Grilled Corn Cast Iron Skillet Corn Bread
Some mornings I’m lucky enough to wake up to a golden glow blanketing my room. The early morning sun, as it begins to pierce through the trees of neighbors’ yards, dances on my wall and seduces my eager, tired eyes. Not unlike the smell of bacon, the yellows, oranges and reds peaking through the blinds call to me. My feet drag along the soft, cool carpet as I look for a shirt and some shorts. My eyes struggle with the light, each taking turns open as the golds, greens and light browns of my iris work to shield my pupil from the offensive light.
Like a factory coming to life–conveyors churning, gears clanking, people moving about, lights dancing, steam rising and sounds bubbling–my mind begins to wake to the perfect, idyllic sight of a quiet morning. I make it to my backyard before I remember why I woke up three hours early; I dart back inside for my camera. I decide on a lens nearly ten years older than I am, endowed to me from my mother, a relic of her own foray into photography before I was even a consideration. Wide open, the lens is delightfully soft and flawed, imperfect in the most perfect of ways for this perfect morning.
I trek through the weed-like grass of my backyard, pry open the rusted-shut gate and emerge at a small creek. Rays of golden light shine through a collection of saplings. They summon me away from my yard and into the grassy clearing. As if guided by the fantastical timing of a slow waltz, I dance from flower to flower, my eyes pulling me from one sight to the next. The meadow is empty. It belongs to me and my thoughts.
My feet hop and skip over burgeoning ant piles, trails of insects on their daily commute, and emerging flowers. I get lost in the quietness of the morning. As the earth continues its leisurely spin and the sun begins to gain altitude, runners, bikers and small children on walks with their parents slowly contribute a small mummer to the otherwise silent morning air. Their scatted cameos add a pleasant distraction across the gullied landscape. Soon lawnmowers can be heard roaring to life. I am greeted by more and more “good morning!”s, nods and smiles as neighbors join me in the peaceful, sun-lit greenbelt.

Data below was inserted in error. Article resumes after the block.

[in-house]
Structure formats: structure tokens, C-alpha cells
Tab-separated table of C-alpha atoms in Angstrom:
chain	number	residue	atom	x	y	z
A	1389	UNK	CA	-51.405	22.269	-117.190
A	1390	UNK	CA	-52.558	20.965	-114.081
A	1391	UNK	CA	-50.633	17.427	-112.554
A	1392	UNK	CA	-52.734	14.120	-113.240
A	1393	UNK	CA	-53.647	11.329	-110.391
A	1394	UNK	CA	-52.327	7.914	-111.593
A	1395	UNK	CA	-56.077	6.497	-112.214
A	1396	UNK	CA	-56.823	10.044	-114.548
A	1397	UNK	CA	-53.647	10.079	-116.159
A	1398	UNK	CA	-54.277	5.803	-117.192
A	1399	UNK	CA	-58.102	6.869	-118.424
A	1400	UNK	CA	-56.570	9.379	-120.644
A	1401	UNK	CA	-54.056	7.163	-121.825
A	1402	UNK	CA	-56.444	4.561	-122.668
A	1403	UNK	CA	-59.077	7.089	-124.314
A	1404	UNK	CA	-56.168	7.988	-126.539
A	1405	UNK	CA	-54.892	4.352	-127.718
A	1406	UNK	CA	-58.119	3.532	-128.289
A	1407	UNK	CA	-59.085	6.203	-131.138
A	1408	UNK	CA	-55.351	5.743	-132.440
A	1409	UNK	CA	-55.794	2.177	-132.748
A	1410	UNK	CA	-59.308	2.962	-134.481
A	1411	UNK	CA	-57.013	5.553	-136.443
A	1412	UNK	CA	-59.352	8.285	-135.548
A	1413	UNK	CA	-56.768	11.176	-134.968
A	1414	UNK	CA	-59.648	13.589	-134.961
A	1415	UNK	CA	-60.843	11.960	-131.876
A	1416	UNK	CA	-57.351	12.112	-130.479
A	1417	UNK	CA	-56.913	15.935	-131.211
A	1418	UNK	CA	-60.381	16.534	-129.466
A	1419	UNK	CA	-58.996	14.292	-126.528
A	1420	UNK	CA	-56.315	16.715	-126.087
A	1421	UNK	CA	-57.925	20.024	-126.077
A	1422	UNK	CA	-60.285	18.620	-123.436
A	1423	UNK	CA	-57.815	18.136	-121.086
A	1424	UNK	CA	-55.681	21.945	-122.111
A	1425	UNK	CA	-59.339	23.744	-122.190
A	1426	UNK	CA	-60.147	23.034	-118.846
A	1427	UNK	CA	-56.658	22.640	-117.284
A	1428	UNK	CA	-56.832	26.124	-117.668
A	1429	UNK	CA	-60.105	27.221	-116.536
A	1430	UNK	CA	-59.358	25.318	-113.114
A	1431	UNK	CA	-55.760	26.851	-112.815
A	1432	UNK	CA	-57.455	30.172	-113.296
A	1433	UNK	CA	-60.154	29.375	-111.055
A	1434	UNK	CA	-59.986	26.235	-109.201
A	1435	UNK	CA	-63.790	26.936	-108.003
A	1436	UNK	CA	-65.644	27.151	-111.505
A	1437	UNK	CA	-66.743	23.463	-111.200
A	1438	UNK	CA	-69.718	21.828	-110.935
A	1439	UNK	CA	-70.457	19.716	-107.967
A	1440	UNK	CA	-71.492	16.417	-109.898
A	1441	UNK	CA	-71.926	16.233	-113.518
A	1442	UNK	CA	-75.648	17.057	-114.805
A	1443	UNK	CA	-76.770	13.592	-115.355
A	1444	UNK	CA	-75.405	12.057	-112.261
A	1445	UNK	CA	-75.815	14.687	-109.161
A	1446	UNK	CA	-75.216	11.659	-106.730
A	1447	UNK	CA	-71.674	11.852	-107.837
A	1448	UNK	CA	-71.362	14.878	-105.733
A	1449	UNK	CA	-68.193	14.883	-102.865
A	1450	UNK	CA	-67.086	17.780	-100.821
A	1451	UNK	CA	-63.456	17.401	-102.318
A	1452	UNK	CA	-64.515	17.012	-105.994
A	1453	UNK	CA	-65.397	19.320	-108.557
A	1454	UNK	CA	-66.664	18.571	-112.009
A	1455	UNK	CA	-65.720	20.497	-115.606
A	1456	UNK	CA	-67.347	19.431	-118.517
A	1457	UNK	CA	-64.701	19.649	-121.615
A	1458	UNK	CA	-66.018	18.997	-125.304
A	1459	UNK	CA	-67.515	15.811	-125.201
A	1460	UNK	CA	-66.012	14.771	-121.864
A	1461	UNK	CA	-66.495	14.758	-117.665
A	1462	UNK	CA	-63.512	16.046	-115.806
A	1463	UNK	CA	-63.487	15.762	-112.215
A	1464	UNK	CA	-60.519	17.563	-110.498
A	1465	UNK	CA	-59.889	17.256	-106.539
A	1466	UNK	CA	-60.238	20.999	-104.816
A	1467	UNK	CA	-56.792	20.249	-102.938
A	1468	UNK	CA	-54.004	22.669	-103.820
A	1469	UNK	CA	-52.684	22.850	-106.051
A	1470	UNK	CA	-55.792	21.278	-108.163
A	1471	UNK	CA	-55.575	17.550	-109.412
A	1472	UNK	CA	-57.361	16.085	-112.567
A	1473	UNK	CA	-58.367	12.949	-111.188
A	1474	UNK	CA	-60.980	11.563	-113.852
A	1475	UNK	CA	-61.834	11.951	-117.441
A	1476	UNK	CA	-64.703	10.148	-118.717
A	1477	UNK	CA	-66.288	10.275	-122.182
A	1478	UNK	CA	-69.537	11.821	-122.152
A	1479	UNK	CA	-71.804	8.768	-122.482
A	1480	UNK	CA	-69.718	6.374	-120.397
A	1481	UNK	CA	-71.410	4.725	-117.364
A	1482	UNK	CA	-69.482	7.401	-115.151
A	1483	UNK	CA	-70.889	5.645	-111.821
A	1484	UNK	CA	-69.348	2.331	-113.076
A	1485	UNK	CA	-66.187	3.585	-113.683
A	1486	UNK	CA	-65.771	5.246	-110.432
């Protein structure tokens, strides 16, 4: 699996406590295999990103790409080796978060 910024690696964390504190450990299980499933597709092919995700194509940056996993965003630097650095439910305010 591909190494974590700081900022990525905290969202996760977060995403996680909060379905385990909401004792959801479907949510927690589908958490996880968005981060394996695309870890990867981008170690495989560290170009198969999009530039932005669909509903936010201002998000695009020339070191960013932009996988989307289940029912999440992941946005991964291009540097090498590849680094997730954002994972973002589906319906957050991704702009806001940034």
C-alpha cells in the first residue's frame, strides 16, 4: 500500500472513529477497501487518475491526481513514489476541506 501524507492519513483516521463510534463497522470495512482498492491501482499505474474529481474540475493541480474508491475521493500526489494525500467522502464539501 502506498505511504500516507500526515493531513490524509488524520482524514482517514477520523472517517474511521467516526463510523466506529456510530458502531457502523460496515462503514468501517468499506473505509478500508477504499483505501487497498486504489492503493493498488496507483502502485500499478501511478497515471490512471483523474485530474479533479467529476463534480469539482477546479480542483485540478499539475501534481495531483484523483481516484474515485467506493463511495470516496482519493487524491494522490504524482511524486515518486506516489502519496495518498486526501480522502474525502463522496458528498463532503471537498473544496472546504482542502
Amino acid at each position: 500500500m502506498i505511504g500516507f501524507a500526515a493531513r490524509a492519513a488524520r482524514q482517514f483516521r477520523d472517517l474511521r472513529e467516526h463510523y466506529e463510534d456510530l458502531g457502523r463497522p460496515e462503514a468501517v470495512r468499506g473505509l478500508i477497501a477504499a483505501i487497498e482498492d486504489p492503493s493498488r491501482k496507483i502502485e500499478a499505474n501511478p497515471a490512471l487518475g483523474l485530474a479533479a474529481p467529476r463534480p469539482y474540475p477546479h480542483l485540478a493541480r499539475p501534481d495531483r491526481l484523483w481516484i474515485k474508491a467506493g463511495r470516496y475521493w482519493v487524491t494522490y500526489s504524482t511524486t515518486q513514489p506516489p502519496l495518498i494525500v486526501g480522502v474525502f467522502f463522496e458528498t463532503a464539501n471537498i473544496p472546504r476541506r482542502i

The sun travels ever higher, the light losing it’s golden allure. Content with the pictures I made, I find my way back to the gate to my yard. Only one thing is on my mind now, breakfast. I notice a clock inside and smile; I still have a couple hours before I would normally wake. Before my eyes land on the eggs or slab of bacon sitting in my fridge, I catch a glance of a few golden kernels of corn peaking through the protective green husk. Like the golden light beckoning me to enjoy the morning, the thought of a golden slab of cornbread entices my hungry stomach.
I light my grill, throw the corn on still in their husks and let them char to a beautifully-scented dark brown. With just a large glass bowl and a fork I begin to mix together the ingredients. I find my favorite cast iron skillet and toss it into the preheating oven. Sweet smells of bread and corn soon fill my house. Before I know it I am enjoying a slice of fresh from the oven corn bread covered in melting butter and warm honey.
- 7.5 ounces (1½ cups) corn meal
- 2.5 ounces (1/2 cups) graham or whole wheat flour
- 5 ounces (1 cup) bread flour
- 1 1/2 teaspoon salt
- ½ teaspoon finely ground black pepper
- 1 tablespoon baking powder
- 2 tablespoons sugar
- 3 eggs
- 6 ounces (1½ sticks) butter, melted
- 1½ cup milk
- 1 cup corn kernels (about 1 corn cob)
- Soak a corn cob, husk and all, in water for 1 hour.
- Heat your grill over high heat. Also, preheat an oven to 400°F and place a 10" cast iron skillet in the oven while it preheats.
- Place the corn on the grill and cook for 20 to 25 minutes over high heat, rotating every few minutes. Cook with the cover down.
- While the corn cools, mix together the remaining ingredients in a bowl (that's right, this is a one-stage mixing method bread--everything goes into the bowl at once). Using a fork or spoon, mix until themixture just comes together.
- Cut the corn from the cob and add it to the mixture. Mix in the corn until it is evenly dispersed.
- Remove the cast iron skillet from the oven (be sure the oven is closed while you pour the batter so no heat escapes). Pour the mixture into the cast iron skillet and place the skillet back in the oven.
- Bake the corn bread for 22 to 27 minutes until the top is golden brown. The top will crack and if you insert a tooth pick it should come out just barely clean.